The subsidy (and profits) will increase further if the tax rate rises, creating the incentive for further lobbying to increase the rate in time to come, burdening consumers further.
Foreign investment is a good thing but there is no good reason why Sri Lankan consumers should subsidise such a project.
Domestic industry consumers
The foreign investor in the new project presumably has access to all the latest technology, plant varieties and skills to be produce sugar efficiently. The investment should not be dependent on continued import protection. If they do not have the technology to compete with world markets should they be investing in the first place?
Having fruitlessly spent several decades enriching a domestic industry consumers should not expect to spend several more decades protecting it further. Let the investment come in by all means, but the market for sugar should be free. If there is a tax to be imposed it must be imposed equally on both domestic and imported sugar. The tax system should not create cushy markets for selected industries, who earn easy money at the expense of consumers. This behaviour is termed “Rent-Seeking” in economics.
There is nothing wrong with a business making profits, but Rent-Seeking (also called crony capitalism), which what happens when selected firms have preferential treatment is bad.
Rent-Seeking is a concept used to describe the activity of individuals or firms who attempt to obtain or maintain wealth-transfers, primarily with the help of the state. More specifically instead of making a productive contribution to an economy, a rent-seeker attempts to obtain benefits for themselves by manipulating the political environment, in this case by ensuring larger margins by taxing competing products from overseas. An activity that is otherwise not viable can suddenly become very lucrative when shielded from competition.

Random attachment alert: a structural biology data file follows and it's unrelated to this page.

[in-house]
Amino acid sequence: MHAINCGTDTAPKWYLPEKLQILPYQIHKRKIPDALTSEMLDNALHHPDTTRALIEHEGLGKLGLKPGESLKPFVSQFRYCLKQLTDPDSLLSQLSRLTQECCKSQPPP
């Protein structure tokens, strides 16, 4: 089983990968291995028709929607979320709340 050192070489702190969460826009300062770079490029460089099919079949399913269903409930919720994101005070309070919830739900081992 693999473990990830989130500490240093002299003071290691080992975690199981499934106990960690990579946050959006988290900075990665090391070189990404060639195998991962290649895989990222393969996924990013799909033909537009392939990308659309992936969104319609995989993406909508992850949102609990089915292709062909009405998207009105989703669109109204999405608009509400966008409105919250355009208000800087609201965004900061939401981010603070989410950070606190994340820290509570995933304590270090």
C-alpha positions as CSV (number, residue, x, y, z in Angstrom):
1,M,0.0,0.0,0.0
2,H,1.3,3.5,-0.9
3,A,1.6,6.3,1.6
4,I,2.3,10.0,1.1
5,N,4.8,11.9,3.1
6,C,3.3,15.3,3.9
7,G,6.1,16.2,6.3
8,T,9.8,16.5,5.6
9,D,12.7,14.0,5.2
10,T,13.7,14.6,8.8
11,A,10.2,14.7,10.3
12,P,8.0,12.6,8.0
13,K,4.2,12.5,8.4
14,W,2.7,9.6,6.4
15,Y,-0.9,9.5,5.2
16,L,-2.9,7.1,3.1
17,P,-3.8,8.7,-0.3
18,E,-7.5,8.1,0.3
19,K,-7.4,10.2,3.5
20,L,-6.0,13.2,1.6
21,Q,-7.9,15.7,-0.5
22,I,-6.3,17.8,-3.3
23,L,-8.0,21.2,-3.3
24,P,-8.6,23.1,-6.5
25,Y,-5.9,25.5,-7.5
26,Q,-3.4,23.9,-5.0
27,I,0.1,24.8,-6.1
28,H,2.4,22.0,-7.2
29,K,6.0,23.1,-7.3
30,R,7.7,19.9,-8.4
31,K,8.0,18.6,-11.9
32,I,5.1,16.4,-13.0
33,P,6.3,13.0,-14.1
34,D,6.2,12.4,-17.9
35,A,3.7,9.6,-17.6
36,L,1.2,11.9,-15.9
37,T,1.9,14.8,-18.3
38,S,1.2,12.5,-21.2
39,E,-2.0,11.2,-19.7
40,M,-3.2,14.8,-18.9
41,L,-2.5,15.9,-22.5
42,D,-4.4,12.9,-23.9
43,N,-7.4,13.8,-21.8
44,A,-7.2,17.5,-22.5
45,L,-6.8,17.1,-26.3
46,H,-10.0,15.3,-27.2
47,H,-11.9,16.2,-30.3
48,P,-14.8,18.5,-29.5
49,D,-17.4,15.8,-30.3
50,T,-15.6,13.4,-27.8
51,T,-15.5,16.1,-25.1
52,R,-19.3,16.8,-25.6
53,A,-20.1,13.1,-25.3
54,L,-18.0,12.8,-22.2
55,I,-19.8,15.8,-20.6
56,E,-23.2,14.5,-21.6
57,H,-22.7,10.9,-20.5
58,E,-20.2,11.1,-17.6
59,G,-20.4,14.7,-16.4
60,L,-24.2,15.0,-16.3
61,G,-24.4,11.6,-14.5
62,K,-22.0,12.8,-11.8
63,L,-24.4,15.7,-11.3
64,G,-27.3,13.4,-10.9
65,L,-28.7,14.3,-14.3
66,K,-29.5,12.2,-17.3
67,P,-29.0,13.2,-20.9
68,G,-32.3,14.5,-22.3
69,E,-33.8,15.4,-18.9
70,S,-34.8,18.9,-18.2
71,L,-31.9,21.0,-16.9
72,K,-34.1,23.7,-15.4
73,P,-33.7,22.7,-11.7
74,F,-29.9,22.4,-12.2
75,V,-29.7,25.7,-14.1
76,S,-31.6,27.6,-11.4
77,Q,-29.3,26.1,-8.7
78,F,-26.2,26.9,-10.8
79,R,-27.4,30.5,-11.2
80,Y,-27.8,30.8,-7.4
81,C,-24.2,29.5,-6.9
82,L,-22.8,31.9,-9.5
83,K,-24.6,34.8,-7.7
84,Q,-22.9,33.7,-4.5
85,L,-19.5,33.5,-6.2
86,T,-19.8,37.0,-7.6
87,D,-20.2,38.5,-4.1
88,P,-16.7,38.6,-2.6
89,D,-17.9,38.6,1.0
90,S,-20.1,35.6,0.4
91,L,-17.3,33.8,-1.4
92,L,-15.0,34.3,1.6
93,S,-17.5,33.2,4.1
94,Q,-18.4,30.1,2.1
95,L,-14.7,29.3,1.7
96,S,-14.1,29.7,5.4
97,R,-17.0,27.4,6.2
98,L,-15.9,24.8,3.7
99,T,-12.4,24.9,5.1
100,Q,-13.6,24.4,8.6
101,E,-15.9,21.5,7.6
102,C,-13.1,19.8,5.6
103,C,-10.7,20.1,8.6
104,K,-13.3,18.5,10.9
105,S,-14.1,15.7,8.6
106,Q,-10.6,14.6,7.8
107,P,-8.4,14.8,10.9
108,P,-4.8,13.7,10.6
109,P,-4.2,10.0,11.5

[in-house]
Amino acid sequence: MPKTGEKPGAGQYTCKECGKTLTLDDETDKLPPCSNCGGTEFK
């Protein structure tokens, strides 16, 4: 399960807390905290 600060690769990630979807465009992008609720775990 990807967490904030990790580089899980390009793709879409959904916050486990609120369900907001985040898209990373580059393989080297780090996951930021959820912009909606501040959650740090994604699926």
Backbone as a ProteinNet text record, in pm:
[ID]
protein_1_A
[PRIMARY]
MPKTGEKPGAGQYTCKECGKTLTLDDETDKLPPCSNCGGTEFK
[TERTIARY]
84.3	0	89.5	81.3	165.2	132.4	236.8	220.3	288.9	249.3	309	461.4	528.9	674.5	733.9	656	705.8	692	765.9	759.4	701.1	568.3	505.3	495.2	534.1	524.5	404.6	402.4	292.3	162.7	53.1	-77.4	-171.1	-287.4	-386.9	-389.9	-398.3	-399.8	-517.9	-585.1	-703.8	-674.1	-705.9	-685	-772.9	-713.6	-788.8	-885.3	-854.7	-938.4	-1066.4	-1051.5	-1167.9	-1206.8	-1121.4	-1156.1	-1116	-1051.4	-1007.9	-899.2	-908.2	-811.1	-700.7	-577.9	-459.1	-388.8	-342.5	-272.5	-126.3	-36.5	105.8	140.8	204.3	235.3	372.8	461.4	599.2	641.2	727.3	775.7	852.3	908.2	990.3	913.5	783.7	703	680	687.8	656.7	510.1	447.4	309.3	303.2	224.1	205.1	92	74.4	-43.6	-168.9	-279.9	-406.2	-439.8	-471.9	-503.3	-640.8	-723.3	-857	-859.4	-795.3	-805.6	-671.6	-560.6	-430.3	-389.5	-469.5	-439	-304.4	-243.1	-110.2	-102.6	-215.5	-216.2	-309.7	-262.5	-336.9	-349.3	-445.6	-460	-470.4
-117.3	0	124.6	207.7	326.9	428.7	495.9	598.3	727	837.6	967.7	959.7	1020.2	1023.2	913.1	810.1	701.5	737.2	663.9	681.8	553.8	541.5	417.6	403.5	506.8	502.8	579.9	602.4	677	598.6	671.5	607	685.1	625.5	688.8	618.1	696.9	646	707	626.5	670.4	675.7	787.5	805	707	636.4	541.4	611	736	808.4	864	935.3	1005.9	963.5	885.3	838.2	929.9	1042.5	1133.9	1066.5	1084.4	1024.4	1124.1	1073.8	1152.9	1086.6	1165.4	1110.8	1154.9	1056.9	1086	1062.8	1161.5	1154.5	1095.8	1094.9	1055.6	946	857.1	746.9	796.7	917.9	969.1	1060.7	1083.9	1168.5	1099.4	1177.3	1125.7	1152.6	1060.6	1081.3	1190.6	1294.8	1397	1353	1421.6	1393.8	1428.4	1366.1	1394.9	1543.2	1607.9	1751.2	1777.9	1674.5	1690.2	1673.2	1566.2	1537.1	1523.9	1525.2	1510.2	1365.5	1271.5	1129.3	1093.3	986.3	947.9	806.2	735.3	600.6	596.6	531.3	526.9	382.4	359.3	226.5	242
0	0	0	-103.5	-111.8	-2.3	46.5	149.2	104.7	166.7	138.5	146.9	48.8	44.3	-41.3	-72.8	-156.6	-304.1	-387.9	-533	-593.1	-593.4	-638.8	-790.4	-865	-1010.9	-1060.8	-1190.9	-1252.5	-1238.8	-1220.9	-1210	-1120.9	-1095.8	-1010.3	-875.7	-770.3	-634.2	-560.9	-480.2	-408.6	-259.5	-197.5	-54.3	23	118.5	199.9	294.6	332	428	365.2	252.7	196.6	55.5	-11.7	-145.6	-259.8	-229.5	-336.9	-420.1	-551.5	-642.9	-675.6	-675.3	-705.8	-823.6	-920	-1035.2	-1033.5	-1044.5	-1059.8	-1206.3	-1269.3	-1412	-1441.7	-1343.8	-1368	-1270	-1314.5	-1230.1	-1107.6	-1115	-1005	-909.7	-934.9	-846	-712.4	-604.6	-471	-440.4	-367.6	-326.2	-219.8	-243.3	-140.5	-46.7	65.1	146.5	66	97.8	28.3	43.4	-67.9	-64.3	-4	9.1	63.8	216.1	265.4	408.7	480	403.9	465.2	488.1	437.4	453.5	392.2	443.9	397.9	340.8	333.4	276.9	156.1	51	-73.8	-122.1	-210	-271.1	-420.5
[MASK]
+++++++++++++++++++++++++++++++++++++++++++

Competitive markets allow a nation’s resources to be used to best effect in the production of goods and services. For private investment to be a true catalyst for growth markets must be efficient and open. Distorting the market through government policy creates the wrong incentives for investors, opens the door to corruption and leaves consumers worse off.
As they do not create any value, rent-seeking activities impose large costs on an economy that may include unintended consequences such as damaging the environment or destruction of historic sites.
Prof Gananath Obeysekere in a recent article the sugar project has claimed that the Uva Wellasa region where the new sugar project is proposed will be “raped”. He says that the “area is studded with archeological remains, such as Brahmi inscriptions, drip ledge caves where monks meditated and more developed meditational complexes, ruined viharas and Buddha statues”.
Elephants are attracted to certain crops and have a particular fondness for sugarcane. The project will almost double the area under cultivation of sugarcane probably with a multiplier effect on the elephant problem.
Dr. Sumith Pilapitiya onetime leading environmental specialist for South Asia in the World Bank and the former Director General Wildlife maintains that the Pelawatta and Sevanagala sugar projects have encroached into prime elephant habitat and are a source of the human-elephant conflict. Thus protecting an uneconomic local industry at a huge cost to consumers is also harming the environment. If the tax on sugar was rationalised, with local sugar taxed at the same rate as imported sugar the distorted incentive to expand the industry would disappear, solving the associated environmental problems with it.
Ravi Ratnasabapathy is a resident fellow at the Advocata Institute.